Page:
• statistical analysis; it is able to reveal if an image has been modified by testing whether its statistical properties deviates from a norm.  It can detect tiny alterations in the statistical behaviour caused by steganographic embedding; several different methods, aimed at different types of the above mentioned embedding techniques, are available.

Even if in the manuals of US law enforcements agencies (e.g. American Prosecutor Research Institute)  no steganographic guidelines are available, there are rules of thumb the investigators use while looking for indications that may suggest the use of steganography; they are:

  • technical capabilities or sophistication of the computer's owner;
  • software clues from the computer; e.g. file names, Web site references, cookies, history files, cryptography;
  • program files; e.g. hex editor, disk wiping software, specialized chat software;
  • multimedia files; e.g. files large enough for staganographic use, with duplication;
  • type of crime; e.g. child pornography, accounting fraud, identity theft, terrorism.

Legal issues

Steganography and steganalysis can be used by law enforcement forces as ordinary tools to contrast crimes and, in particular, child pornography.
The Italian codes provide the law n. 269 on August 3, 1998 as the main tool to fight against child pornography; its article n. 14 provides for law tools to ascertain the worst behaviours and allow the police investigators to work under cover to discover the tort liabilities and pornographic media trade. A few techniques overcame the legitimacy examination by the judges and therefore are considered legitimate and practicable.
Other techniques such as honey pots were declared illegitimate by the Court of Cassation (ref. 37074/2004) in relation with a few cases of less serious offence. According to this decision the use of an agent provocateur is allowed only when his or her behaviours do not conflict with the constitutional norms and it must be limited to exceptional circumstances under strict procedures and legal binding obligations. Out of this restrictive clauses, the activities are not permitted, are considered  illegitimate and, in some cases, unlawful; therefore the clues that were gathered are not admitted in court.

Thus there is the need to define novel techniques and new tools that make the identification, contrast and  punishment of illicit behaviours, in a framework of lawful operations strictly connected with high level information and communication technical solutions.
The above mentioned article n. 14 allows either a purchasing and an intermediation activity.  If the intermediation activity includes the dynamic action of trading (purchasing and selling) child pornography materials, then the success possibility of crime contrast may be based on the new stego techniques and not any longer on the honey pots.
Steganographic techniques can be used by law enforcement bodies to :

  • steganographically watermark the intermediation materials, after the authorization and under the public prosecutor control, with predefined marks;
  • allow the tracing of the trade materials;
  • define and provide network nodes where the trade materials is monitored;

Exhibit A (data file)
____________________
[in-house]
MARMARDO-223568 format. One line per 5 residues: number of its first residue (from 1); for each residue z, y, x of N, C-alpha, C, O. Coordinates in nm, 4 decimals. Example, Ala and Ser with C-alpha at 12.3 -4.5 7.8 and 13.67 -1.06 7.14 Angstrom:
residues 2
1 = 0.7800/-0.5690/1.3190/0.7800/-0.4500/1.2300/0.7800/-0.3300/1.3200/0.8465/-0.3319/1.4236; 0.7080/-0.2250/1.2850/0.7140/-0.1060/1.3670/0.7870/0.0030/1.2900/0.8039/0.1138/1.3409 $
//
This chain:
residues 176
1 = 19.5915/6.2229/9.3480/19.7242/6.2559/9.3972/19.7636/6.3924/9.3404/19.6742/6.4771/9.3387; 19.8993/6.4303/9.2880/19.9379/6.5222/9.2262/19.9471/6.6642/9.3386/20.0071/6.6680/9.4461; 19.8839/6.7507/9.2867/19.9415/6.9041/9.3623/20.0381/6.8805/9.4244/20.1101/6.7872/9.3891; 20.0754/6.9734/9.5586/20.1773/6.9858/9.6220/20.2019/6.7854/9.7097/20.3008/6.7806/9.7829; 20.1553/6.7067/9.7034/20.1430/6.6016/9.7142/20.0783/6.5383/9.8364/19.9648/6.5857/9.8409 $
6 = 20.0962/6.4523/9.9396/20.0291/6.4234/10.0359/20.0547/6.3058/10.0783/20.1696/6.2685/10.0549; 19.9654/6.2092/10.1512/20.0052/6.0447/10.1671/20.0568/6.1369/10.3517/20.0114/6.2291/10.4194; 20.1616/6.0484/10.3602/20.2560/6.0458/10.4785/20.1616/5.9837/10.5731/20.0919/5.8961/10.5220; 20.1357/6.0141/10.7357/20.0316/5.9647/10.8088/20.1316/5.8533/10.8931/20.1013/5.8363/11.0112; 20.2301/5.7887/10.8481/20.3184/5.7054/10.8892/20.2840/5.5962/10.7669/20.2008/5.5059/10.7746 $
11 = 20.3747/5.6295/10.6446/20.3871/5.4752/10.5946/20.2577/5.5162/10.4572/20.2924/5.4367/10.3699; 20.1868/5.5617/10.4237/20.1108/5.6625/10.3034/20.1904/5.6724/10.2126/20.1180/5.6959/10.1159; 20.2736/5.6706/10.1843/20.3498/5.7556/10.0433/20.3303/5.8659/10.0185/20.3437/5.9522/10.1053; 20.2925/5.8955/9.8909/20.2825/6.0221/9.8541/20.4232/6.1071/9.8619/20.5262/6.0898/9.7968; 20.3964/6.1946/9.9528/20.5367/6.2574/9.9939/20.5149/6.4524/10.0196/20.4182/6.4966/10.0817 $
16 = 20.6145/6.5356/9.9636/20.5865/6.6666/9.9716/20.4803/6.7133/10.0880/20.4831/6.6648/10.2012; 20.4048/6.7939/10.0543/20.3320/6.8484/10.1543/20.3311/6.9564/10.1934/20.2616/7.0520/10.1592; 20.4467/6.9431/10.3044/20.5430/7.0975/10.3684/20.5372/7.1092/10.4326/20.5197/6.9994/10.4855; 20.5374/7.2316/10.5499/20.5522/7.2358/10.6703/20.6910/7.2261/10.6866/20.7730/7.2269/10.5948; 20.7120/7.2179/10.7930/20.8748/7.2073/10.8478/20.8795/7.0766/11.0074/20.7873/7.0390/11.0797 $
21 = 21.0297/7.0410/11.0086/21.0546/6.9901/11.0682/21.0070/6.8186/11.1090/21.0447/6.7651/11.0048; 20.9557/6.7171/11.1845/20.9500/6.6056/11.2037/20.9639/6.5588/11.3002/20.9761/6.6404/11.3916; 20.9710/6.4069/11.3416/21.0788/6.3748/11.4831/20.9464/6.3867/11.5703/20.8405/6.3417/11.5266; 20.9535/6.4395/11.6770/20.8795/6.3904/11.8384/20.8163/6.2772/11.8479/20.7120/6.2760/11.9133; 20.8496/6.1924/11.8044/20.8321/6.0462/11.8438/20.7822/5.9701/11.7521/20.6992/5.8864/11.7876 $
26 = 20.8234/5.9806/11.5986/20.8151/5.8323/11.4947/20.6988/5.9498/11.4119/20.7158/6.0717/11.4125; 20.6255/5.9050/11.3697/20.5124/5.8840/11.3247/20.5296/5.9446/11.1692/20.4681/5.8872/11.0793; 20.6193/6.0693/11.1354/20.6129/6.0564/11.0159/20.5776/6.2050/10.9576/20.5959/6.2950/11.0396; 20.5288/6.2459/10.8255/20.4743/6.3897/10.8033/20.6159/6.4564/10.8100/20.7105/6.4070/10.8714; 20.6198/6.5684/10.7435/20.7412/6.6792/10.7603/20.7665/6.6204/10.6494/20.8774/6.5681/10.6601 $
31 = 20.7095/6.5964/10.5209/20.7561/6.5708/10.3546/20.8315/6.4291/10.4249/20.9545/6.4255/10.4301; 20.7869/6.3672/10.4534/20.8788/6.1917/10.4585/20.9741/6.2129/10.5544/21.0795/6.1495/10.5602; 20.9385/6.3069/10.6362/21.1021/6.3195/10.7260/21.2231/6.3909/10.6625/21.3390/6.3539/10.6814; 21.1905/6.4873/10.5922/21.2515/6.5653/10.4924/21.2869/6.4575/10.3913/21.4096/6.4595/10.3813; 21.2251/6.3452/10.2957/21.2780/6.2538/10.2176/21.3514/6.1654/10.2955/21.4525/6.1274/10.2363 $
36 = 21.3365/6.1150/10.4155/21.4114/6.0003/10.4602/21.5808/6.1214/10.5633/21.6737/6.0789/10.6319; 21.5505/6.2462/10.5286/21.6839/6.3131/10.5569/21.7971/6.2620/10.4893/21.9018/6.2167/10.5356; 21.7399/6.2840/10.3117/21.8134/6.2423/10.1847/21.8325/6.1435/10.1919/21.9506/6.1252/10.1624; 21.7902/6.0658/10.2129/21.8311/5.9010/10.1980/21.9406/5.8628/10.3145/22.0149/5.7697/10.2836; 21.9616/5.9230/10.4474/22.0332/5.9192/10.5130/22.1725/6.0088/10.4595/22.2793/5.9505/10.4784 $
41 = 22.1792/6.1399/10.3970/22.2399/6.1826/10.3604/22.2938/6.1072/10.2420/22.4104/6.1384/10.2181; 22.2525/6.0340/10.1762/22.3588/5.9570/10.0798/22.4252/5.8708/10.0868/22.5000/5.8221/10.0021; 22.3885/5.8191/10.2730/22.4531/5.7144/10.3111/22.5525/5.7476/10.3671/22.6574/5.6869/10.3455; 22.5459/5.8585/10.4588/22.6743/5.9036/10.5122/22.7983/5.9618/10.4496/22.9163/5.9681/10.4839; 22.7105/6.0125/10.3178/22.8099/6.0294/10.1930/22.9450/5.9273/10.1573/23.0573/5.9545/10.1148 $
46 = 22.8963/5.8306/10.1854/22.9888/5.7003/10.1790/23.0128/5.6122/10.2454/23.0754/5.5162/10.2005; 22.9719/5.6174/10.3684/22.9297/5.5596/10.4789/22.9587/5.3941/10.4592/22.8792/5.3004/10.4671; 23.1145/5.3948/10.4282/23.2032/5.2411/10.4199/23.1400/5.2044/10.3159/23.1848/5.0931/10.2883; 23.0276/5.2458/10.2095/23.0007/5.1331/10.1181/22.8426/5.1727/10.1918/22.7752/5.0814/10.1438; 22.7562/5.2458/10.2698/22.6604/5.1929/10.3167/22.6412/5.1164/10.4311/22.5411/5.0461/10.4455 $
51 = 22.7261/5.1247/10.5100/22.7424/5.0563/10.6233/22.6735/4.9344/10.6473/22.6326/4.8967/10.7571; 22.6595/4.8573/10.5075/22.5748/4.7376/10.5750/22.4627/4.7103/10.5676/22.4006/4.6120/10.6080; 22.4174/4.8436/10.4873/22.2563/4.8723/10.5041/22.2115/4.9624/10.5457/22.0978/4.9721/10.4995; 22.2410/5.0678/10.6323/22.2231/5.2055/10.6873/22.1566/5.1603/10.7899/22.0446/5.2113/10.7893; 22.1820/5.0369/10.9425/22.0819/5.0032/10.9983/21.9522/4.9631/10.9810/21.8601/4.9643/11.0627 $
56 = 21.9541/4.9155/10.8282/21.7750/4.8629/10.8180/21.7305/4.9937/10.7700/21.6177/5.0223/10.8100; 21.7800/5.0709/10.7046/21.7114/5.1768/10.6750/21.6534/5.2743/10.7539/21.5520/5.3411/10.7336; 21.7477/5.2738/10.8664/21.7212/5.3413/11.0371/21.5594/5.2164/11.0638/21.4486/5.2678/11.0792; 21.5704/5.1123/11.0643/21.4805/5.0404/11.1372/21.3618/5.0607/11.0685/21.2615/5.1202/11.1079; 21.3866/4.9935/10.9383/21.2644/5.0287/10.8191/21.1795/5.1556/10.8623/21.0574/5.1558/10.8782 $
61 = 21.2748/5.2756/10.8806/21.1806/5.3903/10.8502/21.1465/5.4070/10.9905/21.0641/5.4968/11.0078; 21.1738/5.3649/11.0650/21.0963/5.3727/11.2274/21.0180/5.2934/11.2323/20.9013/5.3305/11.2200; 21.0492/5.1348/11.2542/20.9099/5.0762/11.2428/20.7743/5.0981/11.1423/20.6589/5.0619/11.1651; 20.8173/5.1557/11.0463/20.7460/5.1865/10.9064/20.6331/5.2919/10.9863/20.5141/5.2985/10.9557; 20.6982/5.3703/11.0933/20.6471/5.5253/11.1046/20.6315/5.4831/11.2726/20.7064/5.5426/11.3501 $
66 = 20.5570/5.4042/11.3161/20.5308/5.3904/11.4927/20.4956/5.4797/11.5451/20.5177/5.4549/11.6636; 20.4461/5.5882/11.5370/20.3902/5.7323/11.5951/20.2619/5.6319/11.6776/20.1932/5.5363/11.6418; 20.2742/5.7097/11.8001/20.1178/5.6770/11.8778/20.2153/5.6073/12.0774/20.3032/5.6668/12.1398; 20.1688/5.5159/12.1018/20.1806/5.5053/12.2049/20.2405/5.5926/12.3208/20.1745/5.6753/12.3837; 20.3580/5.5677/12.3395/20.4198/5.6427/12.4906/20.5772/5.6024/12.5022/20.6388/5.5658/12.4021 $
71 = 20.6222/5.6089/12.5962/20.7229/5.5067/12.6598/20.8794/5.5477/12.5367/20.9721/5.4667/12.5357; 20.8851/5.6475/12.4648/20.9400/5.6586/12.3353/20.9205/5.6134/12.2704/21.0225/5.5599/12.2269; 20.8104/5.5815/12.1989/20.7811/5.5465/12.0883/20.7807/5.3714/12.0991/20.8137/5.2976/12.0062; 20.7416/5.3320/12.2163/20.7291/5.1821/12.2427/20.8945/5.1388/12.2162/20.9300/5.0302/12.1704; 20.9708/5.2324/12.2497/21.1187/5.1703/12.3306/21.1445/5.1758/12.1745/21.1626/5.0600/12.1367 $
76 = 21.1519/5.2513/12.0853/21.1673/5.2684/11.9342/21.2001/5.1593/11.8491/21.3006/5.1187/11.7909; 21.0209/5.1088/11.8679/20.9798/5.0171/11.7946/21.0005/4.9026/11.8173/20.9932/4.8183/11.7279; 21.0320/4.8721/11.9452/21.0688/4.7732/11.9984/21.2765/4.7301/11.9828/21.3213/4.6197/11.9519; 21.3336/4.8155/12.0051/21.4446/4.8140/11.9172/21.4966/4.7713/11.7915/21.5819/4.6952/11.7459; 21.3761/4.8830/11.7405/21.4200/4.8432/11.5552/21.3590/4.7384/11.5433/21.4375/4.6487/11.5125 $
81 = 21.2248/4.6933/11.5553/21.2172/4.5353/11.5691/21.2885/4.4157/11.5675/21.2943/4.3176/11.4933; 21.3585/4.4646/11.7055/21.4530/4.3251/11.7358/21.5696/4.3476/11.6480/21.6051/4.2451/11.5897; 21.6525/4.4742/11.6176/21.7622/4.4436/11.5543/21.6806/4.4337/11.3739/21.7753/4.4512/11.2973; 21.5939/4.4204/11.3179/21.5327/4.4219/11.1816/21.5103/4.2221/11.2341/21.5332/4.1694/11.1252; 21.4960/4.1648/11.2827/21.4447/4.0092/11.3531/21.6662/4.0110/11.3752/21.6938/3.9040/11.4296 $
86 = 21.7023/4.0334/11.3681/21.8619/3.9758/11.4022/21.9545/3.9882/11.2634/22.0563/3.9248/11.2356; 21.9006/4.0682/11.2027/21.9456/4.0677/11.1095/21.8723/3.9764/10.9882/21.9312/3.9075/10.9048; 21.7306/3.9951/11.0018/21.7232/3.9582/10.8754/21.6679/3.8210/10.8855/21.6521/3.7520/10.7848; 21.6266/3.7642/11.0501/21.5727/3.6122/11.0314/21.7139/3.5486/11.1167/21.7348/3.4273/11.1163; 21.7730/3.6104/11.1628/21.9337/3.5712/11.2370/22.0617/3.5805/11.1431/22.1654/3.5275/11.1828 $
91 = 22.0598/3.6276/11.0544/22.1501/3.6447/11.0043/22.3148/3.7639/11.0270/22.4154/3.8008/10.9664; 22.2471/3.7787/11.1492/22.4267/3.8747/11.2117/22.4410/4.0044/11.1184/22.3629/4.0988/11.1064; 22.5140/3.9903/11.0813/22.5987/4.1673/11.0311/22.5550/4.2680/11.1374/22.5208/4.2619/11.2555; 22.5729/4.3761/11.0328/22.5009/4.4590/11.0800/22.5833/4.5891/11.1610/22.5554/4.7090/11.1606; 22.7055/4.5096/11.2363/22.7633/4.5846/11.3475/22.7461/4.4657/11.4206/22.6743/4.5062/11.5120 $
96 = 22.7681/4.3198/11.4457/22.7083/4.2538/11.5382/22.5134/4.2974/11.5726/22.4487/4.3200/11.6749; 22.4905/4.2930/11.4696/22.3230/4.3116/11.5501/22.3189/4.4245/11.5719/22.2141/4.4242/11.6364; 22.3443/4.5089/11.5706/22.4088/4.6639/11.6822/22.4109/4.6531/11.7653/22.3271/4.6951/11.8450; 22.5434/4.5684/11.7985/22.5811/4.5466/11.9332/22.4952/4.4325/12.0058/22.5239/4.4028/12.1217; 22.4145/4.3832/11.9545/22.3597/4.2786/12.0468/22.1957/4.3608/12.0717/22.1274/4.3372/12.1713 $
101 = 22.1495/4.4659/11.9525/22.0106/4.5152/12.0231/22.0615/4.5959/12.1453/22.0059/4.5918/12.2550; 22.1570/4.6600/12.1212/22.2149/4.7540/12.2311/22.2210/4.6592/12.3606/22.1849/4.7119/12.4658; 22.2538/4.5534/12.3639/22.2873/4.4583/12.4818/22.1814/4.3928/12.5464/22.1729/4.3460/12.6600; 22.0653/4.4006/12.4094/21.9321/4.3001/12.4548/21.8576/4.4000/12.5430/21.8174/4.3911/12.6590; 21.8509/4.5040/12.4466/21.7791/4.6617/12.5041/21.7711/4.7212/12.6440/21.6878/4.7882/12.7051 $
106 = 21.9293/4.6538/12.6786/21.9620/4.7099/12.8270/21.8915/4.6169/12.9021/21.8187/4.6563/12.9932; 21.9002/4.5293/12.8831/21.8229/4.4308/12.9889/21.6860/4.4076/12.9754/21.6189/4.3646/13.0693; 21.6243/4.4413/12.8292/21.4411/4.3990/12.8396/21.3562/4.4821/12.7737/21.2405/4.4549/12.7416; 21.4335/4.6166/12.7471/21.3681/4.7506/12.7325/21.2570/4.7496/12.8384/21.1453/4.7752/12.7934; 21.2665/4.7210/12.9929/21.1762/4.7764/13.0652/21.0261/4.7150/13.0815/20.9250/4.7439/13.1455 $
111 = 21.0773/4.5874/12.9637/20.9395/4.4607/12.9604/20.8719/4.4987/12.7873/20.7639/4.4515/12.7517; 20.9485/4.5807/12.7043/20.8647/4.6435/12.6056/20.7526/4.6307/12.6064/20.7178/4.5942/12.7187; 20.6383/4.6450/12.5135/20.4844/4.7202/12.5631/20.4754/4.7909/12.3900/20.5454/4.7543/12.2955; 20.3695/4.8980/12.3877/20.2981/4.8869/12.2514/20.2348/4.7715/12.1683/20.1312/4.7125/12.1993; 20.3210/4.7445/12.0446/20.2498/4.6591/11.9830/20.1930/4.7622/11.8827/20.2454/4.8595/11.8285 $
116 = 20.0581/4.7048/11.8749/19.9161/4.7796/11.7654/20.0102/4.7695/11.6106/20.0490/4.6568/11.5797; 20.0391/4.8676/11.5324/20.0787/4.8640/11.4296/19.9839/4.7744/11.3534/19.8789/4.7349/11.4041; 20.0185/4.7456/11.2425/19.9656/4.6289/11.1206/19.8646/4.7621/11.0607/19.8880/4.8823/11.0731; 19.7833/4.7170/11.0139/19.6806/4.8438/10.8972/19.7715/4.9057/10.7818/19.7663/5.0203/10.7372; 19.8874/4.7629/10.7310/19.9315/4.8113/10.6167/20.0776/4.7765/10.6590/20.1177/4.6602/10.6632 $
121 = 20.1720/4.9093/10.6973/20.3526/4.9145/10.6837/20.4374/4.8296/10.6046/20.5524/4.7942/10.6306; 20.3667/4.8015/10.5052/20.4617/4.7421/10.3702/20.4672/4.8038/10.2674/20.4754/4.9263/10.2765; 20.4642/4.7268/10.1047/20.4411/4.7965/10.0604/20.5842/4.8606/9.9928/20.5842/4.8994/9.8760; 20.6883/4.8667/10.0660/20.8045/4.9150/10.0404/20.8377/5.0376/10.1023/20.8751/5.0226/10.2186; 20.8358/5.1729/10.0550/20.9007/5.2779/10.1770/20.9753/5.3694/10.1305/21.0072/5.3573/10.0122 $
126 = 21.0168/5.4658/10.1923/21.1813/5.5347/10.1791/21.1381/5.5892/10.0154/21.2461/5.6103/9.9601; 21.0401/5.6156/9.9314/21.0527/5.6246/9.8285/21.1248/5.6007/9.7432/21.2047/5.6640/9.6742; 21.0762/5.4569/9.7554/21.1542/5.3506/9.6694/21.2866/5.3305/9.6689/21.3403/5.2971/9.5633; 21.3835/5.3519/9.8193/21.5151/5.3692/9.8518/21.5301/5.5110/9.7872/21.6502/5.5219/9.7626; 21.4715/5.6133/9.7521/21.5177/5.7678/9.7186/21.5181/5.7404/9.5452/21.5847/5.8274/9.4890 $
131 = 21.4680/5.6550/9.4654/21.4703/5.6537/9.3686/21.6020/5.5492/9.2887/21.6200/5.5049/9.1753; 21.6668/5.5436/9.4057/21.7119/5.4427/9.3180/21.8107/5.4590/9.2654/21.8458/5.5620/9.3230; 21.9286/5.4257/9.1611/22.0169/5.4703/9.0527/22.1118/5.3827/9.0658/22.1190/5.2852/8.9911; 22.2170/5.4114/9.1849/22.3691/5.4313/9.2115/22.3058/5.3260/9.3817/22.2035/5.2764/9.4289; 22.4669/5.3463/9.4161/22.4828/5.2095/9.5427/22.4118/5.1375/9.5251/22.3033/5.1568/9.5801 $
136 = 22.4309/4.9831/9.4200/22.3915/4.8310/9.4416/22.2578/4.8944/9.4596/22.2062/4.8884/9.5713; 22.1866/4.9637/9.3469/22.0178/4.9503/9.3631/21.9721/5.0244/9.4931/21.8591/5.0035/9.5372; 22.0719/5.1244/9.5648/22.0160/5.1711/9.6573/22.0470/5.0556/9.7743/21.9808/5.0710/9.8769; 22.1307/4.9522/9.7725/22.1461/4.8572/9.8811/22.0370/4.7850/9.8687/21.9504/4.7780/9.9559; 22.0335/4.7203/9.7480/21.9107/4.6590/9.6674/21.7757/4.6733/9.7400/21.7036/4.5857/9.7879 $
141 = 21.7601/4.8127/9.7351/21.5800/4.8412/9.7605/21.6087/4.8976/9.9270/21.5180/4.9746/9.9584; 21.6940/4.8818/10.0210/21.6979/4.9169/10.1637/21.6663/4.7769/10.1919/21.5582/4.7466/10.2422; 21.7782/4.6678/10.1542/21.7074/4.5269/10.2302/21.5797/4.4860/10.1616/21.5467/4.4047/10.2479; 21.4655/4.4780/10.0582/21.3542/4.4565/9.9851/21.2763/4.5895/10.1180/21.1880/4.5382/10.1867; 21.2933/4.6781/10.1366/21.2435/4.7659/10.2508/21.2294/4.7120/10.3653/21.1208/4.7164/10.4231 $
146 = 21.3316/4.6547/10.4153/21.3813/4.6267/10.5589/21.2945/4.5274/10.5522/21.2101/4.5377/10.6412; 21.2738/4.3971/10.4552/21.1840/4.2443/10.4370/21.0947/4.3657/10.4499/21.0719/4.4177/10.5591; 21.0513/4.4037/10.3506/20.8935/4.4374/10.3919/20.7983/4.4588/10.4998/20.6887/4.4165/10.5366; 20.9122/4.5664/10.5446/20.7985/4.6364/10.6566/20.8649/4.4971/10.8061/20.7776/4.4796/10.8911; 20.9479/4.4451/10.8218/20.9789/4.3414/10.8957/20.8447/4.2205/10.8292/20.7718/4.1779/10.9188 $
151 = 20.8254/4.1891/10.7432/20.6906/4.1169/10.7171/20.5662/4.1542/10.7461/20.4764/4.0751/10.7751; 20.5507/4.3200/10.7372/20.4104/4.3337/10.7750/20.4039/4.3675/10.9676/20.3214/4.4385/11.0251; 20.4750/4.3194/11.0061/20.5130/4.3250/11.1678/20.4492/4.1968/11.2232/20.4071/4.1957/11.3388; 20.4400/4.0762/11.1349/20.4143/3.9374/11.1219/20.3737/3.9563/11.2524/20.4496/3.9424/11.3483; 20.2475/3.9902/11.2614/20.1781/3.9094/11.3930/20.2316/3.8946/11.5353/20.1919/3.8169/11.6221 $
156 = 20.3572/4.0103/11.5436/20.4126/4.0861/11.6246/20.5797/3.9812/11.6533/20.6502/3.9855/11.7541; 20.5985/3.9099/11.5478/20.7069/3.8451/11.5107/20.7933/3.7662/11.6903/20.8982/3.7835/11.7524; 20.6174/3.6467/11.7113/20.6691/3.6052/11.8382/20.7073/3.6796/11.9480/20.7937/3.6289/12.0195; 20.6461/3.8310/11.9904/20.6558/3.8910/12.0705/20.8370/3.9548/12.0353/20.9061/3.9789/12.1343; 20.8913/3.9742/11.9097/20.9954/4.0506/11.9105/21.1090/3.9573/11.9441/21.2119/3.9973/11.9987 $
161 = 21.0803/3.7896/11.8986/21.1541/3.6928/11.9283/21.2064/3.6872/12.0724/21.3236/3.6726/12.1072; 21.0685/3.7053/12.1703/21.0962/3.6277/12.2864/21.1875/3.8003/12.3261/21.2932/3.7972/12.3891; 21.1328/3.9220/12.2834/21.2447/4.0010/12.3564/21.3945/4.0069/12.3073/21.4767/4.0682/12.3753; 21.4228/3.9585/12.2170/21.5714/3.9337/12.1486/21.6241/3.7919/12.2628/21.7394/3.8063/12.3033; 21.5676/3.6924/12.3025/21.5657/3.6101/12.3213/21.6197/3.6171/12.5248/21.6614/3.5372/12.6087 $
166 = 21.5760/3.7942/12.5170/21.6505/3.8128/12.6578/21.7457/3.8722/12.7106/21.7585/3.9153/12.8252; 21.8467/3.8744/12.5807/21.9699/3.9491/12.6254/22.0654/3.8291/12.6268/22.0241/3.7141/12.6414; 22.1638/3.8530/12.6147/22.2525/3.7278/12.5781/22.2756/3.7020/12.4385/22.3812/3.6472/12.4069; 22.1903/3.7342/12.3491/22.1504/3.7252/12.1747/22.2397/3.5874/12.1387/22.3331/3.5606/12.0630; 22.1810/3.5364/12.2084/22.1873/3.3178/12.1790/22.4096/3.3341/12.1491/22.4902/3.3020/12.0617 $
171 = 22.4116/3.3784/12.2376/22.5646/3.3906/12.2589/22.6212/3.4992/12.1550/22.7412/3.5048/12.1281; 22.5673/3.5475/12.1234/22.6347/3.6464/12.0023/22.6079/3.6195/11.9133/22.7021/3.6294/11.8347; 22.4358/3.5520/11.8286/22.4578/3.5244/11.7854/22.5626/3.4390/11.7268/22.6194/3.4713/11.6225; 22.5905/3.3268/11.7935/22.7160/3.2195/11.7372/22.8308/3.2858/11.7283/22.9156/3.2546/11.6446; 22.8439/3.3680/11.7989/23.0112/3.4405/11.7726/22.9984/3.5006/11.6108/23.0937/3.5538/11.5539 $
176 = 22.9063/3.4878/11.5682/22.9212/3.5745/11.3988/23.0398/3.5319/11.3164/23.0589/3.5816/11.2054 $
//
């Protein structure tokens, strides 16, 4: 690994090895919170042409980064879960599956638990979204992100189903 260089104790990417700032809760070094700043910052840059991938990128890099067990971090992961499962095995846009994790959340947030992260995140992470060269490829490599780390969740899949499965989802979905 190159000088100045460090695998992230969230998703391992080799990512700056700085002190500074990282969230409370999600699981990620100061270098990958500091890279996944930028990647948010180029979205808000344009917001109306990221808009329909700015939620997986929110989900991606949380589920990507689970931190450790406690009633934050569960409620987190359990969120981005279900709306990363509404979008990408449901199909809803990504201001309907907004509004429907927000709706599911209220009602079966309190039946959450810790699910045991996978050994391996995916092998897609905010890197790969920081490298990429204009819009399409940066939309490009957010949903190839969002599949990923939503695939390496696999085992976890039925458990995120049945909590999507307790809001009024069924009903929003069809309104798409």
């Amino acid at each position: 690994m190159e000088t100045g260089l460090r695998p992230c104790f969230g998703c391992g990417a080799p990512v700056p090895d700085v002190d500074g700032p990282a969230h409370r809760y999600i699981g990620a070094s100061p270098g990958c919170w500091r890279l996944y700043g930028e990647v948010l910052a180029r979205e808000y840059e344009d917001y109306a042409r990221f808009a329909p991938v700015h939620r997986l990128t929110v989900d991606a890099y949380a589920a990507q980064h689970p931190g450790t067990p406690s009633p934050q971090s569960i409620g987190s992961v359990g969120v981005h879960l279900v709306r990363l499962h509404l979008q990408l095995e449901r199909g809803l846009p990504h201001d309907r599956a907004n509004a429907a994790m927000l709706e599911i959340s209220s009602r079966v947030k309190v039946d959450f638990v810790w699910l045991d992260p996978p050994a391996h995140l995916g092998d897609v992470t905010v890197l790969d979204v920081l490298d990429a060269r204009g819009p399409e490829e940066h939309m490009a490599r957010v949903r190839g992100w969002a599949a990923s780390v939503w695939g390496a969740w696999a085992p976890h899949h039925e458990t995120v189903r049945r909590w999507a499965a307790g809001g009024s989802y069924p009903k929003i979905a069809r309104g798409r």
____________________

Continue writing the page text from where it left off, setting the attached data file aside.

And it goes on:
• design and build up international data bank (following the Europol model) to collect date on the trading, under the control of investigative bodies;
  • gather and analyse evidences to verify the univocity of buying and trading by the person under investigation.


The struggle between steganography and steganalysis represents an important part of cyber warfare with deep influence on computer security. The attempt to transmit secret messages, under cover of innocuous multimedia signals, is at odds with the effort to detect or prevent such hidden communication.
From the law point of view, various steganographic tools have been developed and a few are available online. Some simple methods are defeated by steganalysis but countermeasures against steganalysis are also emerging. Steganographic tools that can resist statistical attacks are being introduced. For example, in data embedding, much attention is dedicated to preserve the statistical characteristics of the cover media; to withstand steganalytic tools based on the analysis of the increase of the unique colours in an image, new embedding methods may be designed to avoid the creation of new colours; alternatively, modifications leading to detectable parts may be compensated, in different ways, while ensuring the intended recipient is still able to extract the secret message.

From the law point of view it must be stressed that the use of stego techniques by the law enforcement agencies may increase the chances of presenting to the court in the process phase well defined and verified evidences thus reducing the chances of disclaimer and increasing the believable references to the person under investigation. The success of police investigations will increase as much as the international cooperation will grow; in this area steganography, used by the trans-national police bodies to mark the traded materials with the sharing of international data banks, will become an important tool to trace, e.g., the child pornography trade and make the investigations more effective.

Cesare Maioli and Antonio Gammarota Law School University of Bologna

Essential references

  • Amin M. M. et alii, Information hiding using steganography, IEEE, 4th National Conference on Telecomm Technologies, Malaysia, 2003
  • Curran H., et alii, An evaluation of image based steganography methods, International Journal of Digital Evidence, v. 2, n. 2., Fall 2003
  • Johnson N. and S. Lajodia, Exploring steganography: seeing the unseen, IEEE Computer, v. 31, n. 2, Feb. 1998
  • Kessler G., Staganography: implications for the prosecutor and computer forensics examiner, Child Sexual Exploitation Update, APRI, v.1, n. 1, Summer 2004
  • Li X. and Seberry J., Forensics computing, LNCS 2904, Springer, 2003
  • Provos N. and P. Honeyman, Detecting steganographic content on the Internet, ISOC NDSS, San Diego, 2002
  • Wang H. and S. Wang, Cyber warfare: steganography vs. steganalysis, CACM v. 47, n. 10, October 2004